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Thursday 19 April 2018

Charles takes to stage during tour of revamped Wilton's Music Hall

The Prince of Wales makes a speech on stage next to the Duchess of Cornwall during a visit to Wilton's Music Hall in London
The Prince of Wales makes a speech on stage next to the Duchess of Cornwall during a visit to Wilton's Music Hall in London

The Prince of Wales took a turn on the stage of the world's oldest surviving grand music hall as it was official re-opened after years of restoration work.

Like an old pro, Charles had the audience of Wilton's Music Hall in stitches when he said he was drawn to the attraction after his first visit in 2006 - "I'm afraid I'm rather a sucker for these sorts of projects."

Despite its then-dilapidated state, he became Wilton's patron and returned to see the results of the final restoration phase to safeguard the unique building opened in the 1850s by entrepreneur John Wilton.

At the time it was described as the "Handsomest Room in Town'' and had a sun-burner chandelier with 300 gas jets and 27,000 cut crystals in its mirrored hall.

The building has played host to may famous stars including Champagne Charlie, who played a key role in the 1889 Dockers Strike which resulted in the formation of the UK's first trade union, and it also acted as an evacuation centre during the two world wars.

Today it is the only intact survivor of the early grand music hall era and a precursor to the empires and palaces of the late 19th century. It reopened for regular productions in 1999 after restoration work had begun on the derelict site and it is once again a popular venue.

In a short speech, Charles told the audience who included impersonator Rory Bremner and lyricist Sir Tim Rice: "It's been a very special morning and I'm thrilled to have had the chance of meeting at least some of the people involved in putting all of this back together again.

"I know how difficult these projects can be and the frustration of trying to find the money and everything else."

Charles was joined by Camilla for the visit to see the final phase of work, costing £4.5 million, that sympathetically repaired the hall and 17th century houses that make up the front of the building while retaining its faded and weathered appearance.

In the famous hall, comic Barry Cryer performed with son Bob in what was dubbed the "Simon Callow Breakfast Show" by Charles after Callow had introduced acts from a bill that could have come from Wilton's heyday.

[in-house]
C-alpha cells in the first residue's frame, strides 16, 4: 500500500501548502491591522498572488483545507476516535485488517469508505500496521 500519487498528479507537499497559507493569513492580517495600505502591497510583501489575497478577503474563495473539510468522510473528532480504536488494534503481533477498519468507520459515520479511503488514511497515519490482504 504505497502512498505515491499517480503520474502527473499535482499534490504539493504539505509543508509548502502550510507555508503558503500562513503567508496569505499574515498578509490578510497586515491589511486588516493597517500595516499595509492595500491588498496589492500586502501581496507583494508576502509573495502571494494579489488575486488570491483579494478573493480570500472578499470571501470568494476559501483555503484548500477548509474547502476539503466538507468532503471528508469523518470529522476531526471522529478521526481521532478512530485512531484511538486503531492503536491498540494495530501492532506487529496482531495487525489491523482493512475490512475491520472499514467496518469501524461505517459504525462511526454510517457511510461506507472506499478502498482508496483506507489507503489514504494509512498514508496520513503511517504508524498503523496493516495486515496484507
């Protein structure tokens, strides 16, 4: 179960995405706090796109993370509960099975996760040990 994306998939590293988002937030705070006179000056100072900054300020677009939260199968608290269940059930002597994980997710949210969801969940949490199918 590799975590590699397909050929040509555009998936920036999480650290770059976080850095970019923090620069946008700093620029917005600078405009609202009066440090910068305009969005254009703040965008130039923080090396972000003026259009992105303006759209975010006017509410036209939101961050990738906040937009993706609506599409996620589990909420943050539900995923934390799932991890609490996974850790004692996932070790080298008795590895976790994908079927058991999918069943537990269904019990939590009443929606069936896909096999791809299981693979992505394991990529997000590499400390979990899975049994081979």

Barry Cryer joked afterwards: "We can boast we were in a royal variety show that was over very quickly. I bet Charles and Camilla were thinking, 'This is good, bang, bang, bang'."

Speaking about Wilton's, he added: "It's a hidden treasure that's the cliche, it's just magnificent this place. People can't believe it the first time they come and walk in and I couldn't the first time I came."

By the 1960s Wilton's had fallen out of use and was threatened with demolition by a London County Council proposed project to clear much of the area around it for development.

A campaign was launched to save the building led by theatre historian John Earl who persuaded the poet John Betjeman and the newly formed British Music Hall Society to back it. They were successful and the attraction in Wapping, London, was saved in the mid 1960s.

Comic Spike Milligan also worked to safeguard the building but it suffered more damage as it remained empty, and audiences would have to wait until 1997 to see a production - The Wasteland.

The attraction was finally put on a firmer footing with the formation of the Wilton's Music Hall Trust in 2004 and a major programme of works began eight years later to make all areas of the building safe and habitable.

Mr Earl, now aged 87, said he did not think he would see this day after first having walked into the building in 1963: "It's taken many many years for this to come about - my goodness - I've lived to see it.

"The great thing to me, I know the history of music halls, I know this place is important, I'd never walked into it before that time and it worked on me then and it still works on me.

"You walk through a dark hall, from a little alleyway, and you find yourself in an even darker corridor, then you open the door and there's this incredible room - it still works, I gasp every time I walk in."

Many of Wilton's walls remain unplastered, with much of the joinery like doorframes and skirting boards missing, creating a faded grandeur to the building.

Tim Ronalds, the architect who oversaw the restoration work, said: "If you plaster the walls, it just becomes an ordinary building. We had the principal 'do as little as possible', we didn't do anything that wasn't necessary - we wanted to keep the atmosphere."

Speaking about the significance of the building, he added: "During the 20 years from 1850-70, the time Wilton's Music Hall was open, that's when variety theatre was developing.

"It came out of places like Wilton's, they exported it around the world and X Factor has come from it."

When Charles and Camilla first arrived they were greeted by posey girl Clara Bierman, aged two, whose mother Kate is the attraction's development director.

They toured the building and met school children involved with theatre projects from learning music hall songs to making bunting decorations for the attraction.

The heir to the throne joined in with a rendition of Ta-ra-ra Boom-de-ay, a famous vaudeville song, when a group of school children began singing it.

Summing up the appeal of Wilton's, Simon Callow said: "In itself it's a beautiful, beautiful theatre, so any actor who walks into this place, and theatre maker who doesn't immediately want to do a show here must be dead - it's just thrilling."

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